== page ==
The closing of museums during the pandemic put me in a state of art withdrawal. In search of a fix, I traveled to various locations in the Greater Boston area looking for publicly-accessible art. College campuses are great place to find art, so one day in June I visited the Massachusetts Institute of Technology (MIT) in Cambridge, MA to see what art I could find without having to go inside. I found quite a bit of art, which I was able to identify either through plaques or an online search. MIT has an excellent website with additional information here.
Although Eero Saarinen’s 1956 MIT Chapel is a work of architecture, it’s compact size and modernist belltower make it feel like a sculpture, so I am including it here. Other interesting works of architecture on campus are Baker House (1948), one of only two permanent structures in the US designed by Finnish architect Alvar Aalto (see below),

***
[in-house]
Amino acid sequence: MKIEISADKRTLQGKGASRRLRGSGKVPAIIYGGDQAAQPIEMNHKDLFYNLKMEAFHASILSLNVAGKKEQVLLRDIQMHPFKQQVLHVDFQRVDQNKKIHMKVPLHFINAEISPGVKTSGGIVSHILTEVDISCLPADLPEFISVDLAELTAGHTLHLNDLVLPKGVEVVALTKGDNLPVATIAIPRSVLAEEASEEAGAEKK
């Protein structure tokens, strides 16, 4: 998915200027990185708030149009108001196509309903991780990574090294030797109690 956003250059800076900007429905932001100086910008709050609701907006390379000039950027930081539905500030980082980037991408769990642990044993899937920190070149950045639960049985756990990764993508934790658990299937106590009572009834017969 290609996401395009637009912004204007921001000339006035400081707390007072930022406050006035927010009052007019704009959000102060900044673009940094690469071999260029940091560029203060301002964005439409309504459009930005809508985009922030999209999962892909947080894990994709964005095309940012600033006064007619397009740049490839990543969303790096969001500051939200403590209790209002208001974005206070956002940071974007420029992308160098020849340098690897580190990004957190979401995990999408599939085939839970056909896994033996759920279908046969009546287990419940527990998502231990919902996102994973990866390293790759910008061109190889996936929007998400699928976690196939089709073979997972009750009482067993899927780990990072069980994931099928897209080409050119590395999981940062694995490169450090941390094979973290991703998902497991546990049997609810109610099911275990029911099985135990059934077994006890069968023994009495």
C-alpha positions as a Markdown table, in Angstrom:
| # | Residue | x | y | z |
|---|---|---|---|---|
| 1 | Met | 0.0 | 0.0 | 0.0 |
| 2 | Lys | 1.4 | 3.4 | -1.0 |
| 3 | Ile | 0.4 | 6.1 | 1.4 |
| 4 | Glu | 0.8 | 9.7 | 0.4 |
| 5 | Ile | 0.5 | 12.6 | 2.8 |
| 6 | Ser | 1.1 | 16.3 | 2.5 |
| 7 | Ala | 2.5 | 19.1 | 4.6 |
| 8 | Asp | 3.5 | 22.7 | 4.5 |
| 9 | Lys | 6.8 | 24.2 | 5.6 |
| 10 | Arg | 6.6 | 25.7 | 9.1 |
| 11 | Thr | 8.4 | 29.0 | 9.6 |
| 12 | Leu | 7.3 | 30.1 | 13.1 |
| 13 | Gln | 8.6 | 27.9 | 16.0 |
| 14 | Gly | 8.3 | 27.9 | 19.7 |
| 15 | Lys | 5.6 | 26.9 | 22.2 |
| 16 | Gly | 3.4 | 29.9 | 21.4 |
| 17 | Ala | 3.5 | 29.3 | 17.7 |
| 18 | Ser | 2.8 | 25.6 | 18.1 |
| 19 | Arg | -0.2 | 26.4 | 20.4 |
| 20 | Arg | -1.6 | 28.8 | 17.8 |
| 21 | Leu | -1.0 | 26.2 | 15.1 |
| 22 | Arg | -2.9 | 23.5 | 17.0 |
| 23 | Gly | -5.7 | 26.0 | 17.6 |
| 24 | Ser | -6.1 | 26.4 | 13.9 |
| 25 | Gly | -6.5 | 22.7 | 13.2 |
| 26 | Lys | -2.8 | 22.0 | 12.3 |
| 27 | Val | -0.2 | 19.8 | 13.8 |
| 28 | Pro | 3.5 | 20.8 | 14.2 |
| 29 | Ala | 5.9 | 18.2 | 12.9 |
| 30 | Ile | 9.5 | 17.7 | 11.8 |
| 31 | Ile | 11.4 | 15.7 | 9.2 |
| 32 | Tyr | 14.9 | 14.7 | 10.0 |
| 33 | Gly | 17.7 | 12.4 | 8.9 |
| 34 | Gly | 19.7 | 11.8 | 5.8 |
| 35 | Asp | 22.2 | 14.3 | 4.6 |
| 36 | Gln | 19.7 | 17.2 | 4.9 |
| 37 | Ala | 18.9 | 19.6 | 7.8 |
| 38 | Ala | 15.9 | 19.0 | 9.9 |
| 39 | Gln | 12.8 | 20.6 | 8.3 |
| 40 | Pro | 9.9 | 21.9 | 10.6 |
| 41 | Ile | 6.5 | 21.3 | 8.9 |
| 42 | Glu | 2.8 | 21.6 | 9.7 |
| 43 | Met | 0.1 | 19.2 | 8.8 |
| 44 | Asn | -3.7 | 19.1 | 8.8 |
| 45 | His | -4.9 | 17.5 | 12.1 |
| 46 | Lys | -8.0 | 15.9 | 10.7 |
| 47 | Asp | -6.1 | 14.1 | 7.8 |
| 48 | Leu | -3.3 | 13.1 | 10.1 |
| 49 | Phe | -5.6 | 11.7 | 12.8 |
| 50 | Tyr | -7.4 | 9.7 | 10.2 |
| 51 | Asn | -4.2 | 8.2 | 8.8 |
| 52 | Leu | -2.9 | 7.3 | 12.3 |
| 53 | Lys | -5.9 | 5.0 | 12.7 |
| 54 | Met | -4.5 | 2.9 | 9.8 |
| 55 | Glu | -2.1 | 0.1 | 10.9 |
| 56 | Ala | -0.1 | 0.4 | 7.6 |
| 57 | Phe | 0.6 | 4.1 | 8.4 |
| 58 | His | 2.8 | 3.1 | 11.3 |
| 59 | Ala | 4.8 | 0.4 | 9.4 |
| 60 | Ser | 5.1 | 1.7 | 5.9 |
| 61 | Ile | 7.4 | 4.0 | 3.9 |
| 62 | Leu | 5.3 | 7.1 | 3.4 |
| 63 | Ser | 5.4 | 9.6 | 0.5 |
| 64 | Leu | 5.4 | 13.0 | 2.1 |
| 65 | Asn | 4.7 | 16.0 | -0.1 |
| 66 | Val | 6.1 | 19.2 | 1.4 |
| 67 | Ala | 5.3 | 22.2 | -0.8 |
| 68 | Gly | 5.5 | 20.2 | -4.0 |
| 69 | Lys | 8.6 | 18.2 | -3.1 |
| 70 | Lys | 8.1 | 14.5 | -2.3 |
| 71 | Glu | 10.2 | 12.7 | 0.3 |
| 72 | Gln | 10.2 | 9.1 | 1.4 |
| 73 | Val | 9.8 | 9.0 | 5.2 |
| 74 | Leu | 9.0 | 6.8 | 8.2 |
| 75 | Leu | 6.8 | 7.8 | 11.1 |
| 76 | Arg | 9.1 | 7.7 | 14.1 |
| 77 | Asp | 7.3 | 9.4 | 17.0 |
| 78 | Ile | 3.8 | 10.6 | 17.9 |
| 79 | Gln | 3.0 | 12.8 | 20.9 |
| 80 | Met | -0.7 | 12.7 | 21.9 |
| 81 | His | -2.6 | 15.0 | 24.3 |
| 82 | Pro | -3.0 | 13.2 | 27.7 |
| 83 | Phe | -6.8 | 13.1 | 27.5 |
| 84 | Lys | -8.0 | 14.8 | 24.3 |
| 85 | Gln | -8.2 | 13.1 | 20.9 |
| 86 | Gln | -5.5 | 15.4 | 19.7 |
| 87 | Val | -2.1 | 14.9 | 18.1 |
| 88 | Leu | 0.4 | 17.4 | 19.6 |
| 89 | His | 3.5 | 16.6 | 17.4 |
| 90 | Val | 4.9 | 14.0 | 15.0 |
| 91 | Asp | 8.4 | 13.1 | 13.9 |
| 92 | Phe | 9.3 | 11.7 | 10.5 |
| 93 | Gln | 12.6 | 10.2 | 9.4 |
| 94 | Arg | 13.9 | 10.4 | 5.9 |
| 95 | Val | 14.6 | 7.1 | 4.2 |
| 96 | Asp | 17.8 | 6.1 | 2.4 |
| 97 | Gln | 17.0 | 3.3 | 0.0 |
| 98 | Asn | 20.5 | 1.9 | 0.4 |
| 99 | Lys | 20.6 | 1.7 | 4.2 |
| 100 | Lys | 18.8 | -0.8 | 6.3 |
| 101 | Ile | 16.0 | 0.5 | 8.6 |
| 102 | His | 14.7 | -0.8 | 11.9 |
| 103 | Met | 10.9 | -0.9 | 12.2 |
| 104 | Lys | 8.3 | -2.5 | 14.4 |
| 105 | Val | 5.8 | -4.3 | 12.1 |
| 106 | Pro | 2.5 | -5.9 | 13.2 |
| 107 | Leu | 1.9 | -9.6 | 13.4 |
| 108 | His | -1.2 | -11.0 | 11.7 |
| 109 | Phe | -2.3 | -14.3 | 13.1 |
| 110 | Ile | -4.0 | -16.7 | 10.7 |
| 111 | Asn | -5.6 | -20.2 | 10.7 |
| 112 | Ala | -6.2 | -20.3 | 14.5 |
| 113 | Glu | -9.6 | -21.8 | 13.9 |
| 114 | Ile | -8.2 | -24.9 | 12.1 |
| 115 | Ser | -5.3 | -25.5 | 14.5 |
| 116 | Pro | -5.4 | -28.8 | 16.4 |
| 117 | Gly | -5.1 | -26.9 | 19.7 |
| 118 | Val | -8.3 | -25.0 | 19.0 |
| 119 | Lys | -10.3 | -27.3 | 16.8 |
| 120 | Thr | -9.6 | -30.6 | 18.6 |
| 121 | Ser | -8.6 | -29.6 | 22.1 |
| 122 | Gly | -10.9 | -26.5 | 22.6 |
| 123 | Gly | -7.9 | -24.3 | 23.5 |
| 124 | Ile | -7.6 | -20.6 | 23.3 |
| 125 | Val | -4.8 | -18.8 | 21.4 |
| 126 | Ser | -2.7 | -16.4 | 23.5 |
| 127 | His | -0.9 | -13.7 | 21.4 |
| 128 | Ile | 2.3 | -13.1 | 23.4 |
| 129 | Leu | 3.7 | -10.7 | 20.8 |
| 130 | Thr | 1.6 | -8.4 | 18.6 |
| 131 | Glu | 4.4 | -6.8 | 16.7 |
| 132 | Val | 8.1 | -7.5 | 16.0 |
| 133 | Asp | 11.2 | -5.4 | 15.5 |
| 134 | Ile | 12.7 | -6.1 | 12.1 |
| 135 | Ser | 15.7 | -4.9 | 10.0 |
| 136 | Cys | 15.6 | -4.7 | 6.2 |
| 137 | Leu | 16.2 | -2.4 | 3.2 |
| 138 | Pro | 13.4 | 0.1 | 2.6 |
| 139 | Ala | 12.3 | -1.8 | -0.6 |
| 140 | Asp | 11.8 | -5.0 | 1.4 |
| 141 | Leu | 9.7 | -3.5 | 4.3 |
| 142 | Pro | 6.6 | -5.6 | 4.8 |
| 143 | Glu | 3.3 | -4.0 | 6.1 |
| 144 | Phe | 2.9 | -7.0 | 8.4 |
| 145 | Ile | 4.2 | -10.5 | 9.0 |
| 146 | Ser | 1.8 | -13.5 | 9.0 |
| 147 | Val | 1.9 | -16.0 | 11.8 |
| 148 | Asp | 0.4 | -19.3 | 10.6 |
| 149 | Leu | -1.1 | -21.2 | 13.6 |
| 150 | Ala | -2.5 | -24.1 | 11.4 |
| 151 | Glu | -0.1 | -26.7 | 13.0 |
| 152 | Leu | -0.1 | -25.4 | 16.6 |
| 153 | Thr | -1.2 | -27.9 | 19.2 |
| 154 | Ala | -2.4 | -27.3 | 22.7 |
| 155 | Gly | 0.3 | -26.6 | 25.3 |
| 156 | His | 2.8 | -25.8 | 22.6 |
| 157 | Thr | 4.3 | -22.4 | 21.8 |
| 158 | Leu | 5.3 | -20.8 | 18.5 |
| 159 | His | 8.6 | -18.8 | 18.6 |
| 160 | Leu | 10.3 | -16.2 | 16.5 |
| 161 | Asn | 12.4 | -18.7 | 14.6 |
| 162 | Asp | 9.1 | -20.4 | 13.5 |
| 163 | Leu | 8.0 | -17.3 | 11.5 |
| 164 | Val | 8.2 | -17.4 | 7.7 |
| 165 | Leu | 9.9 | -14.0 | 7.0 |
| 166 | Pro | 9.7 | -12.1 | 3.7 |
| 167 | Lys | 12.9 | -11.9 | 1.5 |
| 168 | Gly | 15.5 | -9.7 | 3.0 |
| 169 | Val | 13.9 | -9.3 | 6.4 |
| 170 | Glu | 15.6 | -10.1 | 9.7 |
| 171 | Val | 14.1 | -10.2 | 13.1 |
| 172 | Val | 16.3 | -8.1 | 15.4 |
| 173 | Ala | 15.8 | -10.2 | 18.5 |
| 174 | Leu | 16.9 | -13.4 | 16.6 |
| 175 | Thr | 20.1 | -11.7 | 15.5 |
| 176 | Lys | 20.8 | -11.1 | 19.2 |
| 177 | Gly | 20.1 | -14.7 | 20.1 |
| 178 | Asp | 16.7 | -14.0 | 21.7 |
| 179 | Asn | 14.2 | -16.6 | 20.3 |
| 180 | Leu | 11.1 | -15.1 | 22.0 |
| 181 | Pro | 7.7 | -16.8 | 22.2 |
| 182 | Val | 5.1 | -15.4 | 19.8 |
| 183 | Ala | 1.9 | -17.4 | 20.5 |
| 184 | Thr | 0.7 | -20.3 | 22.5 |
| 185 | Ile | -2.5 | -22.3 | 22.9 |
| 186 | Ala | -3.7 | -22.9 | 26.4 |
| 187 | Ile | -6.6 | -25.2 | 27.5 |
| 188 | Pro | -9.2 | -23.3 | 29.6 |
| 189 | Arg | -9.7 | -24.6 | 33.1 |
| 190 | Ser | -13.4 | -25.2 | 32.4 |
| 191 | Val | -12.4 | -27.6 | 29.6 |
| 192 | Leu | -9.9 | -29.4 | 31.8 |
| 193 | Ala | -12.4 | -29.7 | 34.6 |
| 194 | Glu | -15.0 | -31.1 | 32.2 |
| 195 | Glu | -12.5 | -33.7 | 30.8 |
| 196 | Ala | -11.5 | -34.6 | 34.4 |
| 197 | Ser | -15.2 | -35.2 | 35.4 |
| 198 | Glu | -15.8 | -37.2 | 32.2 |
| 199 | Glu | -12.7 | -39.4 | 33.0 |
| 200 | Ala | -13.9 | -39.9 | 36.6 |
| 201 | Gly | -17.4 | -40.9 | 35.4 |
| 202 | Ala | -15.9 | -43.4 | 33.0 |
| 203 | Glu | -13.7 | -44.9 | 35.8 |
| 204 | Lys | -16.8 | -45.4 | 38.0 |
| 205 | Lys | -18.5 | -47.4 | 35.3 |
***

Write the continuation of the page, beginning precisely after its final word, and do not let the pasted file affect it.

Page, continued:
and of course, the whimsical Stata Center (2004), by Frank Gehry.
Alexander Calder’s La Grande Voile (The Big Sail) (1965), made of painted steel, is located in McDermott Court.
Transparent Horizon (1975) by Louise Nevelson is made from Cor-Ten steel painted black and is located in front of the Landau building.
Gary Wiley’s Invaders, completed in 1981 and installed in 1982, consists of three different butterfly figures and is made of wrought iron, soft steel, mirrored and colored Plexiglas, marbles, and paint. The sculpture is intended to be mobile and is moved to different locations on campus from time to time. I saw it at the alumni pool building.
Mark di Suvero’s Aesop’s Fables, II (2005) is made of steel painted red and is located on the northeast sector lawn.
Alchemist (2010), by Jaume Plensa, is made of stainless steel painted white and is located on the lawn of the Stratton Student Center.